"Posterity will owe everlasting thanks to John Brown for lifting up once more to the gaze of a nation grown fat and flabby on the garbage of lust and oppression, a true standard of heroic philanthropy, and each coming generation will pay its installment of the debt. . . . John Brown saw slavery through no mist or cloud, but in a light of infinite brightness, which left no one of its ten thousand horrors concealed." Frederick Douglass

Search This Blog & Links

Translate

Sunday, August 19, 2012

From the web--
The John Brown Tannery Site in Northwestern Pennsylvania

17620 John Brown Rd., Guys Mills, Pa., 16327-1452; Phone: 814-967-2099;
John Brown Tannery Site is a historic archaeological sitelocated at Richmond Township, Crawford County, Pennsylvania. The tannery was built in 1825, by famed abolitionist John Brown(1800–1859). The site includes the ruins of the tannery; a one-story, rectangular structure measuring 55 feet by 22 feet. A fire destroyed the building in 1907. It is open to the public as the John Brown Farm, Tannery & Museum.
It was added to the National Register of Historic Places in 1978.

John Brown Tannery Site
John Brown Tannery Site is located in Pennsylvania
Location:500 feet south of the junction of Pennsylvania Route 77 and John Brown Road [17620 John Brown Rd.], Richmond Township, Pennsylvania
Coordinates:41°43′8.5″N 79°57′3″WCoordinates41°43′8.5″N 79°57′3″W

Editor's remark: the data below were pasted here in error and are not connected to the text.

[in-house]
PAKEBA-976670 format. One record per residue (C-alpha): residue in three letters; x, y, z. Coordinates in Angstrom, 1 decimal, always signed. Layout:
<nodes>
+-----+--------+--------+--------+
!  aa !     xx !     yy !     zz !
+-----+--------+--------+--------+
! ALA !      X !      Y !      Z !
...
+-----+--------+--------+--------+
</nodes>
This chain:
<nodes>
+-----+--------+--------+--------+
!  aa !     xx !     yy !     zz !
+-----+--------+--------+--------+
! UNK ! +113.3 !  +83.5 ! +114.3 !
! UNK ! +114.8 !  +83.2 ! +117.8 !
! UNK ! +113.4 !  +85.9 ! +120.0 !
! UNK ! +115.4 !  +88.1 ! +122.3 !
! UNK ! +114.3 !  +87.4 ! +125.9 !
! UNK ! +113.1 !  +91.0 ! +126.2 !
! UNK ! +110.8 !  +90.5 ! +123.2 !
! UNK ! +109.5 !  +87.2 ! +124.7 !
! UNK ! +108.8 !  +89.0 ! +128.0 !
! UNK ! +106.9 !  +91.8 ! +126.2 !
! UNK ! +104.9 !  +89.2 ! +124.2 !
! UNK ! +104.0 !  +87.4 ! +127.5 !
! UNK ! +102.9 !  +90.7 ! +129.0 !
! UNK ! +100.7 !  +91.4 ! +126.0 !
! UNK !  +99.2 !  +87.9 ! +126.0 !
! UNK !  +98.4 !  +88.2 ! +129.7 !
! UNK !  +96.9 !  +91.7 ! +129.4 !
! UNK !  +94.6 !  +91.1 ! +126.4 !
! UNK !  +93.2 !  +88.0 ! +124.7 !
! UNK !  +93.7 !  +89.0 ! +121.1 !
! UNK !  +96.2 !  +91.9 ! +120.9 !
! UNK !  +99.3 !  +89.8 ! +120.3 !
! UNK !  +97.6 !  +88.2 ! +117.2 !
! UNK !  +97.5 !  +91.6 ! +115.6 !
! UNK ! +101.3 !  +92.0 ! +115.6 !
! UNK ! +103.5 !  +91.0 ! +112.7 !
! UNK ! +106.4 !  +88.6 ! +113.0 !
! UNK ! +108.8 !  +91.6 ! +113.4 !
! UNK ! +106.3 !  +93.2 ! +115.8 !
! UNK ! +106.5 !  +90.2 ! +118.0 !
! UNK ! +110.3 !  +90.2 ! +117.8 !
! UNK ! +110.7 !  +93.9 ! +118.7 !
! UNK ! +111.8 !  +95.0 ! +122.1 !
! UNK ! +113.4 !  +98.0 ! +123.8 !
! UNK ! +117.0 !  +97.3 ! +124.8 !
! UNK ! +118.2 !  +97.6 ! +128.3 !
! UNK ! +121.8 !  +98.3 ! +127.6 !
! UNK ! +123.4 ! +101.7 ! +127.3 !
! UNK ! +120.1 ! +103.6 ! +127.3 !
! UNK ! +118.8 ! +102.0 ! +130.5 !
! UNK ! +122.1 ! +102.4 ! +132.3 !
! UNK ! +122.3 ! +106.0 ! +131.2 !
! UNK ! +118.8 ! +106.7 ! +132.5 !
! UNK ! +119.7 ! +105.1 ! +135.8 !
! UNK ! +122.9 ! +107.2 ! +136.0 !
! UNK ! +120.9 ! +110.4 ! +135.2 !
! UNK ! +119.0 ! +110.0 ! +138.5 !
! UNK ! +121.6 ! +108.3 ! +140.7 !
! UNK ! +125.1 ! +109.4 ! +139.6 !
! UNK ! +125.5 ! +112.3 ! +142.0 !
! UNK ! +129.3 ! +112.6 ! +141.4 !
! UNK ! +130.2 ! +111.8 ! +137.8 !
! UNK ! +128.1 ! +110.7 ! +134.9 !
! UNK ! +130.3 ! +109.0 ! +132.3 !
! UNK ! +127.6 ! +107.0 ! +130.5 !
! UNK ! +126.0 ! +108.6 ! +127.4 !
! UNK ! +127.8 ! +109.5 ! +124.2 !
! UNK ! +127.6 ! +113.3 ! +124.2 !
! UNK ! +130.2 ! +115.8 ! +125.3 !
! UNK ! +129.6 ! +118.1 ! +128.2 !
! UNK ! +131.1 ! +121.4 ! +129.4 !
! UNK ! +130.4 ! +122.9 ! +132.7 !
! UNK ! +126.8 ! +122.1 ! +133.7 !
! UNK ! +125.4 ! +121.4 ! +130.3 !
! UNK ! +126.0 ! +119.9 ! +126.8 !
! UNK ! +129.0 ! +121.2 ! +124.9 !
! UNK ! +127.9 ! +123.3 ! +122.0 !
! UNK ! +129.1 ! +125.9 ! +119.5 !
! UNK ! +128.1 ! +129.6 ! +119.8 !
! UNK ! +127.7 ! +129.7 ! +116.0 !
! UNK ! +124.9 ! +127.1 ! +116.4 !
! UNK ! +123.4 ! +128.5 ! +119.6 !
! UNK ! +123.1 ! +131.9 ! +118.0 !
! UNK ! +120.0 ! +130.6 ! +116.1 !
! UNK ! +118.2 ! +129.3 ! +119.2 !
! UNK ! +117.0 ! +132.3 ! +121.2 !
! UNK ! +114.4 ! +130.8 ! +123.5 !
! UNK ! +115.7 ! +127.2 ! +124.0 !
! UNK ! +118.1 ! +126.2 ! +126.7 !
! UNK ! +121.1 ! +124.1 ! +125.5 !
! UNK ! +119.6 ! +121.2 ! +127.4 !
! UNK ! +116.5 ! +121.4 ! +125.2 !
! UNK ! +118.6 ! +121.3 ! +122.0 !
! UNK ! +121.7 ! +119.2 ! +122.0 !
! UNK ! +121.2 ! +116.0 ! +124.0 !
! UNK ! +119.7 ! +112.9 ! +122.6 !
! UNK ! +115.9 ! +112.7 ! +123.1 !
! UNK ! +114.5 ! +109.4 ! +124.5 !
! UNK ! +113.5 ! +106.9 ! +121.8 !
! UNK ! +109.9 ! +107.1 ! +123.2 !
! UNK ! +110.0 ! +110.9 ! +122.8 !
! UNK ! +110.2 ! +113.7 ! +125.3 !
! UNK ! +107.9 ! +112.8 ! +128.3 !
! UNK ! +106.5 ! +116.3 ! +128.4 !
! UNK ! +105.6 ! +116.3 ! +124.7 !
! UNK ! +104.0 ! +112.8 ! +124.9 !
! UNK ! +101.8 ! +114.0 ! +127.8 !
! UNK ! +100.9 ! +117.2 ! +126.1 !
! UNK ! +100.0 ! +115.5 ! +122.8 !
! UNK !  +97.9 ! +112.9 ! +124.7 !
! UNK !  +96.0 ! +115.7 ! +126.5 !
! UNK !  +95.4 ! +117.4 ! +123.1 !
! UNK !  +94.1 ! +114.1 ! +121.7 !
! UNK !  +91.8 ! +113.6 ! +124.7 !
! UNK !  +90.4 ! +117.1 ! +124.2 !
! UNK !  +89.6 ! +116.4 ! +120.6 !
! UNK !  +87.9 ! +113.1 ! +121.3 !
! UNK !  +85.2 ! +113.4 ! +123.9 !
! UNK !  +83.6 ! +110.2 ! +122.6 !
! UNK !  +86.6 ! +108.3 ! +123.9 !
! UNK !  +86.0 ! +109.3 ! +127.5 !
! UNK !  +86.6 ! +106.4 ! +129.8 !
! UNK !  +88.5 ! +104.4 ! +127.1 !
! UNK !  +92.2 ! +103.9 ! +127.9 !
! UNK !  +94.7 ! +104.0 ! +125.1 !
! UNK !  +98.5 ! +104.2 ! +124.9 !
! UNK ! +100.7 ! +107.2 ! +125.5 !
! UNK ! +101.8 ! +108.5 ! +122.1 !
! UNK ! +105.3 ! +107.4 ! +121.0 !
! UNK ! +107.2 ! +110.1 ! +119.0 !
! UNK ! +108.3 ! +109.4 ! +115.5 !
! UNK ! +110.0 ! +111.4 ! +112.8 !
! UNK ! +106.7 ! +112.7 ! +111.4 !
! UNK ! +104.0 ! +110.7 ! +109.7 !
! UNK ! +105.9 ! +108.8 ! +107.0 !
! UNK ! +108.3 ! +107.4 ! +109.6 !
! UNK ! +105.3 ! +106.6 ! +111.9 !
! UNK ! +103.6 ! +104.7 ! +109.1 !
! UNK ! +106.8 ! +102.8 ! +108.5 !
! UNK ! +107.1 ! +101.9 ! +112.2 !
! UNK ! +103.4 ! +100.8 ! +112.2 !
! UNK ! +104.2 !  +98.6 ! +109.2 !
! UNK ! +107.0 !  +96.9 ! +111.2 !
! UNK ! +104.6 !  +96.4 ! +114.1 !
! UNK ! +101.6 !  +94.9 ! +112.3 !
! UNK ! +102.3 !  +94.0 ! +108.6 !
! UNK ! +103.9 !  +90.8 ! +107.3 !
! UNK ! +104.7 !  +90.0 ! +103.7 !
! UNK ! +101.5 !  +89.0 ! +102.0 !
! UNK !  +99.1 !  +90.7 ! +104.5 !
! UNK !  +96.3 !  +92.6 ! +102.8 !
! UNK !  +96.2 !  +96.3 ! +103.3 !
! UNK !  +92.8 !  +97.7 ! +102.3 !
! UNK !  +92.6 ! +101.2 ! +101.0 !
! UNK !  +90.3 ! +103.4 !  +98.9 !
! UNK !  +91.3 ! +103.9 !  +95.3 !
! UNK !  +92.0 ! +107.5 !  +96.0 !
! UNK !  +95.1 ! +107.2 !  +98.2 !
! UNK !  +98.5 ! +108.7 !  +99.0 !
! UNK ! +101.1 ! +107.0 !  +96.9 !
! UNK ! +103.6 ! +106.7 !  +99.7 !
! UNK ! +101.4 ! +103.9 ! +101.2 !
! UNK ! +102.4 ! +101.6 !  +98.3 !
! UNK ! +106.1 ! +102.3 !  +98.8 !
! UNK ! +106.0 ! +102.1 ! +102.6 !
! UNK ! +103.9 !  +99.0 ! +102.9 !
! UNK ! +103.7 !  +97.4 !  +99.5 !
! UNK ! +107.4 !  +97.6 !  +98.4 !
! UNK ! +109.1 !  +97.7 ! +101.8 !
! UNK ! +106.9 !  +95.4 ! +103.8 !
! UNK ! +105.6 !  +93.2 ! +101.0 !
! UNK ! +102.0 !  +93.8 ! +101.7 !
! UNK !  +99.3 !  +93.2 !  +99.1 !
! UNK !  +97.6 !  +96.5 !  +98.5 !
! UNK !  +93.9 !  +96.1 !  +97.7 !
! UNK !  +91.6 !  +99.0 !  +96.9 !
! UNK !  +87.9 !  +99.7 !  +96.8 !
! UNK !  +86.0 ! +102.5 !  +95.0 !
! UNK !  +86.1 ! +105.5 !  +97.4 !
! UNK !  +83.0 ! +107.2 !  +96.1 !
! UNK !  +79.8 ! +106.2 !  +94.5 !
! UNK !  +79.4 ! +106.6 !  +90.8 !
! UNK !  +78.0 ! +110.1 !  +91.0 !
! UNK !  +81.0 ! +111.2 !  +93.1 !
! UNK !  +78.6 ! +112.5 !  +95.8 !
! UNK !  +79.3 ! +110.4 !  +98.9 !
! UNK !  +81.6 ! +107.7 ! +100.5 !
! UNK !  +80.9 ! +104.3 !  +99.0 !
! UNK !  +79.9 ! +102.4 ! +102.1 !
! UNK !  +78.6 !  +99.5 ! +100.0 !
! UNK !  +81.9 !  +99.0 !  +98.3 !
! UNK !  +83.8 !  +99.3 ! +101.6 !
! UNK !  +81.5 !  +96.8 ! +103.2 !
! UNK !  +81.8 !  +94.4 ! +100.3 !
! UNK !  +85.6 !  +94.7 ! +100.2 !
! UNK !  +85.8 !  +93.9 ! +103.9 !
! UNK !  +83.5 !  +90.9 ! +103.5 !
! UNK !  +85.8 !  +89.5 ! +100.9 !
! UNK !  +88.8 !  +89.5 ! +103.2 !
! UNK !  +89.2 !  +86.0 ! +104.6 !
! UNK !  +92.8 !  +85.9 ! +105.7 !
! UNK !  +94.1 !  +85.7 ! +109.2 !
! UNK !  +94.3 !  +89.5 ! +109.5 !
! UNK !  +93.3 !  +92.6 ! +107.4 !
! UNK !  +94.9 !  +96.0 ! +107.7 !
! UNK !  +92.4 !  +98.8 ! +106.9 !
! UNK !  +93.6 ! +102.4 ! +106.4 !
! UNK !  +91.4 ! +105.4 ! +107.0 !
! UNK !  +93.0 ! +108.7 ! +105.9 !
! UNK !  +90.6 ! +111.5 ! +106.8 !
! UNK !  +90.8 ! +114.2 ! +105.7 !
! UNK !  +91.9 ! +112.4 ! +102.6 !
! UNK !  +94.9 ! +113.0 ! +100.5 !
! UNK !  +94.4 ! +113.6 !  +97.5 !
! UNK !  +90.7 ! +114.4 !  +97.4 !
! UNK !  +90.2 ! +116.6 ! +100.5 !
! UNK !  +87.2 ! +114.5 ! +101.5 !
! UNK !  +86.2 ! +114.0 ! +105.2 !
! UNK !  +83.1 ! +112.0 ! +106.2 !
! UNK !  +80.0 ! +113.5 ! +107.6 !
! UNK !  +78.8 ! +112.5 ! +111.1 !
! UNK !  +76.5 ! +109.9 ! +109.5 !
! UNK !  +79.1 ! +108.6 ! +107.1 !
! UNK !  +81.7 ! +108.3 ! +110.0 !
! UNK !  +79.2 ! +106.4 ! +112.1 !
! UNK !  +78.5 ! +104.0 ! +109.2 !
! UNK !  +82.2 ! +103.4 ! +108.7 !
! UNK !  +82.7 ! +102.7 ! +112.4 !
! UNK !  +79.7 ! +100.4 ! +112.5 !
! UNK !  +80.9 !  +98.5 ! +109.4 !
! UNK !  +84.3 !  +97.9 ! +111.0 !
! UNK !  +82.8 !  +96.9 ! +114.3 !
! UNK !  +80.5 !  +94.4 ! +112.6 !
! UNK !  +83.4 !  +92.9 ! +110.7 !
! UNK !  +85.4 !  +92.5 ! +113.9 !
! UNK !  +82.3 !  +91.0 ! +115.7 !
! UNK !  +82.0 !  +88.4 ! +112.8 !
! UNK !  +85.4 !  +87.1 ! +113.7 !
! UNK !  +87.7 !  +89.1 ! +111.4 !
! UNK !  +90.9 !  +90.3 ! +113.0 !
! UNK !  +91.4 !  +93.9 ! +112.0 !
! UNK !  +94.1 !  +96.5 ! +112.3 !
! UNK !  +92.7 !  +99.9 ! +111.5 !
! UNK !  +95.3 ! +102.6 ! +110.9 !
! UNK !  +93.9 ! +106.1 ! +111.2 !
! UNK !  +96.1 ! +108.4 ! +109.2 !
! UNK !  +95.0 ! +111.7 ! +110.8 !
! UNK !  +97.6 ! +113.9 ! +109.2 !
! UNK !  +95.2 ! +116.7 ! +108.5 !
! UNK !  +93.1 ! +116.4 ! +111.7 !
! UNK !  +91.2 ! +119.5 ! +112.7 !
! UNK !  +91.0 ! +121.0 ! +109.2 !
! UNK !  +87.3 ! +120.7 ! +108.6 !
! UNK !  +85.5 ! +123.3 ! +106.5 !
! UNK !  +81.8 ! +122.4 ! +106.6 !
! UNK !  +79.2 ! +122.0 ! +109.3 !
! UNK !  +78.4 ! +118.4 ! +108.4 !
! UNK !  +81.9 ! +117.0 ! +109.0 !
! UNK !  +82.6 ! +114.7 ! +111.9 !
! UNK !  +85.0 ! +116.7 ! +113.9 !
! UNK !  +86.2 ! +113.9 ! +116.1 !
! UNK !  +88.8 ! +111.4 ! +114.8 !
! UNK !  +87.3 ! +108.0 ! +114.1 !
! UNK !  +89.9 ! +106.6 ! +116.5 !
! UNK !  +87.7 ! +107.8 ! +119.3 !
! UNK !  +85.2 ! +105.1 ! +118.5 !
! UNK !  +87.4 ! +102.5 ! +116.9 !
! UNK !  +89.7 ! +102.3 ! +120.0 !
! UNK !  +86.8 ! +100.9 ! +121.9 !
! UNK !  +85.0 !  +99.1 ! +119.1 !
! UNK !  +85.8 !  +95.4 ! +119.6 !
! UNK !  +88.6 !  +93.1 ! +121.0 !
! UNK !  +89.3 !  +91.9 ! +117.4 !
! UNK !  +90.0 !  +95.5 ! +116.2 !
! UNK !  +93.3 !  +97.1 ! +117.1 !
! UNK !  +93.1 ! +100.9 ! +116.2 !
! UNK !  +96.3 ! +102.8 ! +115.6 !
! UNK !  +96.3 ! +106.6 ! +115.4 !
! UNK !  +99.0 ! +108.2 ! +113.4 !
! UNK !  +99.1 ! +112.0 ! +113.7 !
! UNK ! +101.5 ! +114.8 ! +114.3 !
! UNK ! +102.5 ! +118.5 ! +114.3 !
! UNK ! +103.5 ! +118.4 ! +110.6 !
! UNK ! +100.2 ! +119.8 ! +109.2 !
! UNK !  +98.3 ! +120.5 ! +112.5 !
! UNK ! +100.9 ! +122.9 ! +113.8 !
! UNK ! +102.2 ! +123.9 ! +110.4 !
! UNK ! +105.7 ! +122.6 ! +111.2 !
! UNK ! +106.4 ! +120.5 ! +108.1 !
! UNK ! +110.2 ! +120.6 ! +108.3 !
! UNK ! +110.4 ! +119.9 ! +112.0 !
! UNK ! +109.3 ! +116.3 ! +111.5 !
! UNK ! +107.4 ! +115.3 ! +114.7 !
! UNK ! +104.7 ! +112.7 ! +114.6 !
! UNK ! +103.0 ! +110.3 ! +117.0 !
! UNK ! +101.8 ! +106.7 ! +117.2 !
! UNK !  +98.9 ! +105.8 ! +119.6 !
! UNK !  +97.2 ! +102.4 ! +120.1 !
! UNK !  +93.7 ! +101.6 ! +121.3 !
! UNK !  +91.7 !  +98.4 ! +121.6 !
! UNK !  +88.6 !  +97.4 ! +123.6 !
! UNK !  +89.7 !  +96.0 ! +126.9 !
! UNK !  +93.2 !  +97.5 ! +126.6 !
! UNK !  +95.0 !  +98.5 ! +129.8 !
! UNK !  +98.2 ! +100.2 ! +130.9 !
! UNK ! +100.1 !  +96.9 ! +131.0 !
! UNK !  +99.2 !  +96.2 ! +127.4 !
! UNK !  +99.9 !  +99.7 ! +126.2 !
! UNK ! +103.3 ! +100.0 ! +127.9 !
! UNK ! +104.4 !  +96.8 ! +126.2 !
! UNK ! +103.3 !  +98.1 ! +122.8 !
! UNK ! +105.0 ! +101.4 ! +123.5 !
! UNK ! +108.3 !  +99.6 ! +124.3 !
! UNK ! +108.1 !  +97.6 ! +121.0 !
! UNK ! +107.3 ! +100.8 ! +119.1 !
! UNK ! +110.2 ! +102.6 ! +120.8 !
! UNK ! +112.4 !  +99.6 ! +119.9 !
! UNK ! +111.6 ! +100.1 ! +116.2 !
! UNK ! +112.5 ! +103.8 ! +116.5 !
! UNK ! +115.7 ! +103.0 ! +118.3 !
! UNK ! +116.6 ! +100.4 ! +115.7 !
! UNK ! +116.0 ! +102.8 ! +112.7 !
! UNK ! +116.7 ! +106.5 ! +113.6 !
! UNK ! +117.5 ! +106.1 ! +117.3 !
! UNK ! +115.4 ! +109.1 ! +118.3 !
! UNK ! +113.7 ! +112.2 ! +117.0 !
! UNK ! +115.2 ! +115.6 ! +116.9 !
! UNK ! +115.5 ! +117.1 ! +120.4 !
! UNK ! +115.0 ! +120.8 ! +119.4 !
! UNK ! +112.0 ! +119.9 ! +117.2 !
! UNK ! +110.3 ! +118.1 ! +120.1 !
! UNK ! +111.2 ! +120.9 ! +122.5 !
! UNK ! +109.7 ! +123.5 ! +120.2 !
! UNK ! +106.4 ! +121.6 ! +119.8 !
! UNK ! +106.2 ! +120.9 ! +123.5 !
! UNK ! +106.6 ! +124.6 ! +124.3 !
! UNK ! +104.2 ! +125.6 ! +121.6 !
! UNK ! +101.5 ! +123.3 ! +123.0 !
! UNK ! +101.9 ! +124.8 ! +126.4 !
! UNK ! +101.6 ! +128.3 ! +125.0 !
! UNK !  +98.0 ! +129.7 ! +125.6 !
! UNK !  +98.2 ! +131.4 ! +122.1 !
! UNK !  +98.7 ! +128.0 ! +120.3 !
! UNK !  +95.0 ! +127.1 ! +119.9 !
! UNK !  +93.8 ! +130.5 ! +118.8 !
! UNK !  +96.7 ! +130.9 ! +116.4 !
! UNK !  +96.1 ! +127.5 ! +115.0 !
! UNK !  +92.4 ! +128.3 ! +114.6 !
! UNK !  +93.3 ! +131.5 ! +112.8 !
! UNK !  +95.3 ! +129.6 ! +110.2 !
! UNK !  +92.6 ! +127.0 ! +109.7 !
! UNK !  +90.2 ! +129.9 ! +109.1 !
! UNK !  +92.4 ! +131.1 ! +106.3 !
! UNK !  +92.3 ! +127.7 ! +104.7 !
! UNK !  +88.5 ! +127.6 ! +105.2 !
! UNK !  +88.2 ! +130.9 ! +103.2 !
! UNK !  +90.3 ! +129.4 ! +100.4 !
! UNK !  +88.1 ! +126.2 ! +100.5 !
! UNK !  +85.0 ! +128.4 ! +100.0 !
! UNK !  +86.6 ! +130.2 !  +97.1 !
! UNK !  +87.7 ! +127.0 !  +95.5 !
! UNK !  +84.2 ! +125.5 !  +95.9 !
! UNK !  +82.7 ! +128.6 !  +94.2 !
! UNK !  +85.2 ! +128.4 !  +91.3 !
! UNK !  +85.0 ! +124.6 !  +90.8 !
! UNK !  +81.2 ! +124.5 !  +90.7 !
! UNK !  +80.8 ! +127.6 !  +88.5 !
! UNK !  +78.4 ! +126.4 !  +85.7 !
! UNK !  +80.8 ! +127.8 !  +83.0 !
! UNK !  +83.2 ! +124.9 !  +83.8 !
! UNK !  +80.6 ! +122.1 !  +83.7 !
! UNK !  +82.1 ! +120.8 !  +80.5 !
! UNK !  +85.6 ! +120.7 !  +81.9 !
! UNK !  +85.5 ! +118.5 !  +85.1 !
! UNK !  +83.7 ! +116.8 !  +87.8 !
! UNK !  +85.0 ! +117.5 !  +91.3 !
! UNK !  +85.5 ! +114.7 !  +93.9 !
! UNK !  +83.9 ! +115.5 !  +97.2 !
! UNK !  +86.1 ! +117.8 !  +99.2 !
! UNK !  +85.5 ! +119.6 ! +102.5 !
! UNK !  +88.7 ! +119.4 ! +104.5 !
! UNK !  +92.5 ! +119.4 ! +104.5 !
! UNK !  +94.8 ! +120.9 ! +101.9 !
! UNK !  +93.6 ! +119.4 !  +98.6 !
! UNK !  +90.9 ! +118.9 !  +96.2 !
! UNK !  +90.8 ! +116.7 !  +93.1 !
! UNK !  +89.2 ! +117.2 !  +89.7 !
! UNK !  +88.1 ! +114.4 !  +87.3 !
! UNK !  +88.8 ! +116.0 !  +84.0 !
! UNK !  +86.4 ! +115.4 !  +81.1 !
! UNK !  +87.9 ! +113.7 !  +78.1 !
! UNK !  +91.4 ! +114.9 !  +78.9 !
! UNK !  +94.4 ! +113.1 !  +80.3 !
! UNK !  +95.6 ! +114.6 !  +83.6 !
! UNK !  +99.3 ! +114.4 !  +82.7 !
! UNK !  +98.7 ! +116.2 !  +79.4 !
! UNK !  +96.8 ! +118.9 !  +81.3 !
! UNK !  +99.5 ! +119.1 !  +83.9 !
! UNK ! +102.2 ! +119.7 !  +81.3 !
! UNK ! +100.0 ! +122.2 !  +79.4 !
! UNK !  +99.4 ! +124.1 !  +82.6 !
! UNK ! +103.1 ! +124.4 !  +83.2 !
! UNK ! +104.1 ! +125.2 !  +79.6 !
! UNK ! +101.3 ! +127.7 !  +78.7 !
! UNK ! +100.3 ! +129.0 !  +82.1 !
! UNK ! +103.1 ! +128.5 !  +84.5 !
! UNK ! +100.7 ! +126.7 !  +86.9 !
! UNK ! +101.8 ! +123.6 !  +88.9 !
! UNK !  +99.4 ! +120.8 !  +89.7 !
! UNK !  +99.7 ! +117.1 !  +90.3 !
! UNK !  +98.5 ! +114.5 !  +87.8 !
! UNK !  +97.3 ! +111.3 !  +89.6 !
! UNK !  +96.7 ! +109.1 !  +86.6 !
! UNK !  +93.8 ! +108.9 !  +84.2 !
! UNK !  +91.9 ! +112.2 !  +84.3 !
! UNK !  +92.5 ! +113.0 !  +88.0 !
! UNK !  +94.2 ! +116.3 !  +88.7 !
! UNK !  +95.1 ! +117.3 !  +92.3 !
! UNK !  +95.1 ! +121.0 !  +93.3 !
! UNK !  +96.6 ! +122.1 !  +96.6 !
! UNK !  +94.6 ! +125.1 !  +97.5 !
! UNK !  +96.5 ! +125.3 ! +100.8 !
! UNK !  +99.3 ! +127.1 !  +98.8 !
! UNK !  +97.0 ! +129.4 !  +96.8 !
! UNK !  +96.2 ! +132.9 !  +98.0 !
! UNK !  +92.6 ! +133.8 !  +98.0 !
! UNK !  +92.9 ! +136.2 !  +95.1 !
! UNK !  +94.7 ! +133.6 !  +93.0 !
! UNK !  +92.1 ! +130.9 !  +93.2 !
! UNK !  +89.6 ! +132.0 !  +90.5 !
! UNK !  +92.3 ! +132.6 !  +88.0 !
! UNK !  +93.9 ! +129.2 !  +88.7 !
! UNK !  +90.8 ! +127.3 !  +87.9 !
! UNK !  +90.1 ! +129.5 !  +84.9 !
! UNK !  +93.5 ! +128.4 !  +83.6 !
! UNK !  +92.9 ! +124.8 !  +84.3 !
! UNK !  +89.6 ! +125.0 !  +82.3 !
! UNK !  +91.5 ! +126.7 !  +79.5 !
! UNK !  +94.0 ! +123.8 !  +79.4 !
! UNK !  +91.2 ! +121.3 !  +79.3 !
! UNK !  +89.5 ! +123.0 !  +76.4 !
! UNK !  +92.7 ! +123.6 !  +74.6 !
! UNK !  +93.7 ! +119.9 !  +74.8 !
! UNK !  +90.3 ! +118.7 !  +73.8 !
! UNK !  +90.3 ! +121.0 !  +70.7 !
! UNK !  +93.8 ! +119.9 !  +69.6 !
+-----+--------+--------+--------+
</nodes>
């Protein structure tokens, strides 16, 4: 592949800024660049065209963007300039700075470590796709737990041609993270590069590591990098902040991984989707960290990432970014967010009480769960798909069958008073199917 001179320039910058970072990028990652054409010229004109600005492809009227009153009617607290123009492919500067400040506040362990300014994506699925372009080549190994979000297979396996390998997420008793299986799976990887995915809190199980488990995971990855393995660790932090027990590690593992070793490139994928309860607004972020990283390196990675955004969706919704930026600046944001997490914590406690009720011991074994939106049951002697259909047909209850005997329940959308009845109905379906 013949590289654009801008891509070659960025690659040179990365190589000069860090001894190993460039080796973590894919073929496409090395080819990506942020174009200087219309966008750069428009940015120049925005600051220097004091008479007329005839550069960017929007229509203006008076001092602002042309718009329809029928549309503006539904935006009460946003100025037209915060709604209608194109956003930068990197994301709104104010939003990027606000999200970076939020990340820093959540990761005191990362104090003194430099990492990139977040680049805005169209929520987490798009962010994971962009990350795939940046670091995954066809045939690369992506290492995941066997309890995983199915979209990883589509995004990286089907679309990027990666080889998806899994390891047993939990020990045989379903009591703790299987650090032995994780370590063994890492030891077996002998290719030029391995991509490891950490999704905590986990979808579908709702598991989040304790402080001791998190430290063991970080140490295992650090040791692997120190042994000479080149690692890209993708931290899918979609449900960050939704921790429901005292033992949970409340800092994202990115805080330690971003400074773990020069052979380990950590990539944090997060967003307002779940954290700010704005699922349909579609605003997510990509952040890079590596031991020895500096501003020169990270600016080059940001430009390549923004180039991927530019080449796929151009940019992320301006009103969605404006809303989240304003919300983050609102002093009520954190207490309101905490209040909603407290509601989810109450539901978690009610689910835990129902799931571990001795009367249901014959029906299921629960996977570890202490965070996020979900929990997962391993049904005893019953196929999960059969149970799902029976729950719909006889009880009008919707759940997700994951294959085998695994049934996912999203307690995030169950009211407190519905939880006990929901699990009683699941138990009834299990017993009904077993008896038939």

Area:0.5 acres (0.20 ha)
Built:1825
Built by:Brown, John
Governing body:Local
NRHP Reference#:78002383[1]
Added to NRHP:December 14, 1978


"In Pre-Civil War Crawford County, Pennsylvania, the farm of the great abolitionist John Brown played a strategic role in the Underground Railroad. Disbursing "depots" in the area, John Brown aided in the passing of an estimated 2,500 slaves. In the town of New Richmond, his farm and tannery was a major stop on the Railroad, marking its place in history from 1825 to 1835. The farm, now a museum, proves to be an educational, exhilarating experience as you learn more about this great man of history and his many heroic efforts. Tour the remnants of the tannery and take a walking path to the cemetery. (Wear comfortable walking shoes.) Plan a visit during the first weekend in May, and you can share in the "Spirit of Freedom" picnic, a community celebration in honor of John Brown's birthday (May 9). There is also a gift shop allowing visitors to take a piece of that experience with them to cherish for a lifetime. Open from April 15 to October 15, and in the winter by appointment only."  Source: "John Brown Farm and Tannery Museum," Visitpa.com

No comments: